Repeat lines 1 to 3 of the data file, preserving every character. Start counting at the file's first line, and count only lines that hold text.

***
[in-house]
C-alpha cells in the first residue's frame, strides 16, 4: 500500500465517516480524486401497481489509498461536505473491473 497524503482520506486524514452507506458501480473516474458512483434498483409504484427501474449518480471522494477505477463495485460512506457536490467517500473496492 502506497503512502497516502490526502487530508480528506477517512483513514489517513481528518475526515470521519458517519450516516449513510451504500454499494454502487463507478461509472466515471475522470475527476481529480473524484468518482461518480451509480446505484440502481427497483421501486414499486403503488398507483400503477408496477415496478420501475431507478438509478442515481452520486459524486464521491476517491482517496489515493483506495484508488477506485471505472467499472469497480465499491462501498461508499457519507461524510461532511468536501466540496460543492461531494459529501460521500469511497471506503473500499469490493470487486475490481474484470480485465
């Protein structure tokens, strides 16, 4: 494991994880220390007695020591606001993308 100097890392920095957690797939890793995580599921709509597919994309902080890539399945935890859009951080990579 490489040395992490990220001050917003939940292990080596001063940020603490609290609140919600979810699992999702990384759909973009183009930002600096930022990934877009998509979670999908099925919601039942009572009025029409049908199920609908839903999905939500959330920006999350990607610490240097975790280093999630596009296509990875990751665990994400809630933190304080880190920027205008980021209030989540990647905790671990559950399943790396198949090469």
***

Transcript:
[in-house]
C-alpha cells in the first residue's frame, strides 16, 4: 500500500465517516480524486401497481489509498461536505473491473 497524503482520506486524514452507506458501480473516474458512483434498483409504484427501474449518480471522494477505477463495485460512506457536490467517500473496492 502506497503512502497516502490526502487530508480528506477517512483513514489517513481528518475526515470521519458517519450516516449513510451504500454499494454502487463507478461509472466515471475522470475527476481529480473524484468518482461518480451509480446505484440502481427497483421501486414499486403503488398507483400503477408496477415496478420501475431507478438509478442515481452520486459524486464521491476517491482517496489515493483506495484508488477506485471505472467499472469497480465499491462501498461508499457519507461524510461532511468536501466540496460543492461531494459529501460521500469511497471506503473500499469490493470487486475490481474484470480485465
């Protein structure tokens, strides 16, 4: 494991994880220390007695020591606001993308 100097890392920095957690797939890793995580599921709509597919994309902080890539399945935890859009951080990579 490489040395992490990220001050917003939940292990080596001063940020603490609290609140919600979810699992999702990384759909973009183009930002600096930022990934877009998509979670999908099925919601039942009572009025029409049908199920609908839903999905939500959330920006999350990607610490240097975790280093999630596009296509990875990751665990994400809630933190304080880190920027205008980021209030989540990647905790671990559950399943790396198949090469």